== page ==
They point out that US livestock producers uses a staggering 32.2 million pounds of antibiotics in 2012 (the last year for which data exist) – more than four times the amount used to treat people.
Fully 60 percent of the those farm-dispensed drugs ‘are considered to be important in human medicine’ they add.
This annual bombardment of farm antibiotics they show kills susceptible bacteria and allows resistant ones to proliferate.
Of the Salmonella that commonly show up in the US meat supply – 5 percent are are resistant to 5 or more classes of antibiotic drugs—and 3 percent can withstand ceftriaxone – the ‘first-line therapy for salmonellosis in pediatrics’ the authors note.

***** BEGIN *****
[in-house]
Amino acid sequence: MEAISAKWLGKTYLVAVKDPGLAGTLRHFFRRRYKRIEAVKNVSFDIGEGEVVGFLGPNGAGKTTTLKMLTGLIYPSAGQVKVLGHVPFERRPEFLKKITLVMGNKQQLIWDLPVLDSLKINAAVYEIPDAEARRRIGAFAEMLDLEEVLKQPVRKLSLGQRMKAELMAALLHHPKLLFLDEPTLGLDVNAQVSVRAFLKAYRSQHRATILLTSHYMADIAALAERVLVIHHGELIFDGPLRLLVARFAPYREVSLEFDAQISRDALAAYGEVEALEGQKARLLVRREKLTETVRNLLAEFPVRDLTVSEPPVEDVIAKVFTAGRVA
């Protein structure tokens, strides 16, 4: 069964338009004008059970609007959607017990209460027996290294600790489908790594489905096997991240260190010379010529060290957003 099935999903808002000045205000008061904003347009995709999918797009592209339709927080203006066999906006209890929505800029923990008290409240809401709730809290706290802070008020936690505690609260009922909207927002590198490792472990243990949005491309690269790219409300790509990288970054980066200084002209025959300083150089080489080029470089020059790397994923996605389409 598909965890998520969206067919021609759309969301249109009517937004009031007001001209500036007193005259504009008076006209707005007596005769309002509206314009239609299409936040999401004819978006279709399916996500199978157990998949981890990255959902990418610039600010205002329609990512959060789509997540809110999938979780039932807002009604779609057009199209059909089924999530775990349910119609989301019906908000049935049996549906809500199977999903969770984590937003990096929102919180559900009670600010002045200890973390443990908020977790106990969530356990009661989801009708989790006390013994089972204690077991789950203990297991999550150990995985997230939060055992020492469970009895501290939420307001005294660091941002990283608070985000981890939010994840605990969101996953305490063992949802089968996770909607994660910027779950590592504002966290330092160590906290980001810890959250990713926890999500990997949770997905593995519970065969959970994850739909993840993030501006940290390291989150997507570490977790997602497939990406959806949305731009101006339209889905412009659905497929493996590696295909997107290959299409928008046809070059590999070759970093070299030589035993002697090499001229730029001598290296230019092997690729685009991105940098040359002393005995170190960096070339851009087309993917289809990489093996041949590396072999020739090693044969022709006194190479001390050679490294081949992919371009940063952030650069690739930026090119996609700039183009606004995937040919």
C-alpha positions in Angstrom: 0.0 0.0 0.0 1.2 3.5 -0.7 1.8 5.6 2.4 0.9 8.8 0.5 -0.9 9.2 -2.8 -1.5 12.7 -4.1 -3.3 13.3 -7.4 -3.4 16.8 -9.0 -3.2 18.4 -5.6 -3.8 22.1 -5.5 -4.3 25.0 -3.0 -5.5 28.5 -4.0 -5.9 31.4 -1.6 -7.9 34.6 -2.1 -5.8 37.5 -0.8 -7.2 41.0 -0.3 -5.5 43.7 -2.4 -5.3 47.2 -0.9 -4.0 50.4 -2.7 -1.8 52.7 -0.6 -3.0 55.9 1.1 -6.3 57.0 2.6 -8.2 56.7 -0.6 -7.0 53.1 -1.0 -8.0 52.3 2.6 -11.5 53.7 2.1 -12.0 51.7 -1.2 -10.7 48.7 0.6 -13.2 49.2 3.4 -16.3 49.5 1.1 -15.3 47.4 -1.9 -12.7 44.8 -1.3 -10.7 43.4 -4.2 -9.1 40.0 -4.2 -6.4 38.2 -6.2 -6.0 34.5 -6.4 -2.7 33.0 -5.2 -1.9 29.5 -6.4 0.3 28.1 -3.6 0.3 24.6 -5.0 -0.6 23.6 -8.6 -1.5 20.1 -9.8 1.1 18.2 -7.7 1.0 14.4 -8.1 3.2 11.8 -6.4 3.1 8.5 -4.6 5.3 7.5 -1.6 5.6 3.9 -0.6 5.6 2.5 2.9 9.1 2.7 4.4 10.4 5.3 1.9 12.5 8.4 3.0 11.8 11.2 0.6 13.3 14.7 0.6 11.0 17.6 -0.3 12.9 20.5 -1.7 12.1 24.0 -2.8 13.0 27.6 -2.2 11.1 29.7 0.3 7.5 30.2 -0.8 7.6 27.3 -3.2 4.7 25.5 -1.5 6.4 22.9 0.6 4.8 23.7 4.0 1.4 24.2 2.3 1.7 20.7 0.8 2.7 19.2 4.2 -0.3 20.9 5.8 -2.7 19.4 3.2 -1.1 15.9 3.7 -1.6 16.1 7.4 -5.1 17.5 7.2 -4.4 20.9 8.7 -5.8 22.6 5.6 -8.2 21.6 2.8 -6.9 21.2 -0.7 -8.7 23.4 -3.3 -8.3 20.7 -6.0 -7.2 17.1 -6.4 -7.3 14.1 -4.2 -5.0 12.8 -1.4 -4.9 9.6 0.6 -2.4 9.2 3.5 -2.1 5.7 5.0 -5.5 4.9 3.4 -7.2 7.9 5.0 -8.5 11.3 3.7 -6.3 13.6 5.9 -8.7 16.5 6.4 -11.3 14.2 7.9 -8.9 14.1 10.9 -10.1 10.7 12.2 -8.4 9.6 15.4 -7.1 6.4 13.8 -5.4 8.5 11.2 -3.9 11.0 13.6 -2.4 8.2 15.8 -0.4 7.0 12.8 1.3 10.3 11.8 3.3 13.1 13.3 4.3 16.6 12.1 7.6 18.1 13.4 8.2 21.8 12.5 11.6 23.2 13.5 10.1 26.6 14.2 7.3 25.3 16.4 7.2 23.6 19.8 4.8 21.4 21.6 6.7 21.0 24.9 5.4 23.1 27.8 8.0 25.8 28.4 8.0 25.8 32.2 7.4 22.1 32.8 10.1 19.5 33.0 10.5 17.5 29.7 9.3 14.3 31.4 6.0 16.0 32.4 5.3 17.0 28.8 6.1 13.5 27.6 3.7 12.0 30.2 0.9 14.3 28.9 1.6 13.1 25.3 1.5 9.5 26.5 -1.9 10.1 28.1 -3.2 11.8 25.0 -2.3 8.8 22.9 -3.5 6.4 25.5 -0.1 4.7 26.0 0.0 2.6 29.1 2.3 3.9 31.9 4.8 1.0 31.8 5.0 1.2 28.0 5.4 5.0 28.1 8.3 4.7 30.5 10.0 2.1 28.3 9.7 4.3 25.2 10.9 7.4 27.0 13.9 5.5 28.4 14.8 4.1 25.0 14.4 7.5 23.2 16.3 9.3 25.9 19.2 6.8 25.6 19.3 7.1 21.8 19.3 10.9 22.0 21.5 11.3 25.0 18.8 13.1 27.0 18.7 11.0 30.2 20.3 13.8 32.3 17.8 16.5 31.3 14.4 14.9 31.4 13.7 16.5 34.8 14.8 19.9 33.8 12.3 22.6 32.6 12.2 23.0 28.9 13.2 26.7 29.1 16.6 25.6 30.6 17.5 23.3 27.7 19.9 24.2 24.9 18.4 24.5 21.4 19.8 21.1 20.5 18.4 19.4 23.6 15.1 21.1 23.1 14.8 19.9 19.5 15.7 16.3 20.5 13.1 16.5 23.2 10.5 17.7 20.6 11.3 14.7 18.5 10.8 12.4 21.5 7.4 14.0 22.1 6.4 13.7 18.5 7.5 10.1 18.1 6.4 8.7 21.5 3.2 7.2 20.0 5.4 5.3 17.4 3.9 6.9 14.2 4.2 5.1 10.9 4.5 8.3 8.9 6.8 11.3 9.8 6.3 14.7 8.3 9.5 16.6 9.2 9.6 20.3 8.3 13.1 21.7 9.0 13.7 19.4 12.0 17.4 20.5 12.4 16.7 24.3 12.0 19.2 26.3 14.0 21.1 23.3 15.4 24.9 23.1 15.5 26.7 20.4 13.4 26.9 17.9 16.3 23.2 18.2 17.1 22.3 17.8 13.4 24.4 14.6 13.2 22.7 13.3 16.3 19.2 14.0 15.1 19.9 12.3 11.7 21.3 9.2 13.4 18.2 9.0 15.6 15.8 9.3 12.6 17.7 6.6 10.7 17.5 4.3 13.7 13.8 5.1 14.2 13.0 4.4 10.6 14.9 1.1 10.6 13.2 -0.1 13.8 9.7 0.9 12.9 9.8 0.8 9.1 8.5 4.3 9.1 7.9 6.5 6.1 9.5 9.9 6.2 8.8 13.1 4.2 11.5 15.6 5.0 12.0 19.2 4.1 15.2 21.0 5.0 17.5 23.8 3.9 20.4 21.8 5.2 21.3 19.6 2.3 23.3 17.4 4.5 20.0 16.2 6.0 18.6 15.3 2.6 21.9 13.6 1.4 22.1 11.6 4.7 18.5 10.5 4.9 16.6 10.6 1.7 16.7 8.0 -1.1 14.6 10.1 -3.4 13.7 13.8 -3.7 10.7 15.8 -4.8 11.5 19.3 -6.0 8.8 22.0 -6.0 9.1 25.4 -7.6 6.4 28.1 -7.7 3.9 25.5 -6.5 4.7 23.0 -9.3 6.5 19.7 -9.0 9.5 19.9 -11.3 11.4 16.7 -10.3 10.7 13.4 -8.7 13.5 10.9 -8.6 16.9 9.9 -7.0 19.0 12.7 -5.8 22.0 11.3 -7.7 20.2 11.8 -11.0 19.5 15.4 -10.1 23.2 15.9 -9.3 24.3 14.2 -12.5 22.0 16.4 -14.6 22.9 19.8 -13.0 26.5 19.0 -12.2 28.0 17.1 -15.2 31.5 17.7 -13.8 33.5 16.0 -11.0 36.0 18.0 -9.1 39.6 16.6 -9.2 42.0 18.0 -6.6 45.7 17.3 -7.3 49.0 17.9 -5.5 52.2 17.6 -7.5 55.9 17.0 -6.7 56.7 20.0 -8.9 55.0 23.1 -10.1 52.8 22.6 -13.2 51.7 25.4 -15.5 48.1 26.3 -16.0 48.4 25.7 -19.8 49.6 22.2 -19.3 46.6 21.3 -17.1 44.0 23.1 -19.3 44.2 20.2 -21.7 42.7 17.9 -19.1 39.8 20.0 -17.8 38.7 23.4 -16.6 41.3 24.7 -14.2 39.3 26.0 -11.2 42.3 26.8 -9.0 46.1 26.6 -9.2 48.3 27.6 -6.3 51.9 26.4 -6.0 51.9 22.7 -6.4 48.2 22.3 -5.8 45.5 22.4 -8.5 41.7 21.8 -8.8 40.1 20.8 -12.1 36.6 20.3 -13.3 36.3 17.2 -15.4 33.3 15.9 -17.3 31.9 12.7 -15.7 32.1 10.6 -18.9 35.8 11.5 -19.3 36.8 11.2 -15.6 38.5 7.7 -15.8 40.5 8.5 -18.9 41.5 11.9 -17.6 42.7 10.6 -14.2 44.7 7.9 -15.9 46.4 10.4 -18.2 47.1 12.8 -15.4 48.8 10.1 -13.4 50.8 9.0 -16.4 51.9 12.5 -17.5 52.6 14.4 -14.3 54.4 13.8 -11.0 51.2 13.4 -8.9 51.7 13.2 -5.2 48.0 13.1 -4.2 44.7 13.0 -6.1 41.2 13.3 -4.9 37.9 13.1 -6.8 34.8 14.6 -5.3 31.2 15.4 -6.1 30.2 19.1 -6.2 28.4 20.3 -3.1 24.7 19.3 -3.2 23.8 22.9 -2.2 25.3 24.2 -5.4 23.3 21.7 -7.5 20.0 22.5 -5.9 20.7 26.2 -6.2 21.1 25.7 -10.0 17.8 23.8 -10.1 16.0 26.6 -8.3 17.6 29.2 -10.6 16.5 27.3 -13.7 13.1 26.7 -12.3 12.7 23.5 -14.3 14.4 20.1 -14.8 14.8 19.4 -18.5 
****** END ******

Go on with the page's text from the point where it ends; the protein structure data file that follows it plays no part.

Paulson and Zaoutis then run through the various ways these superbugs move off of farms and threaten people.
‘Increasingly food animals are raised in large numbers under close confinement – transported in large groups to slaughter and processed very rapidly’ they write.
‘These conditions can cause increased bacterial shedding and contamination of hide – carcass and meat with fecal bacteria’.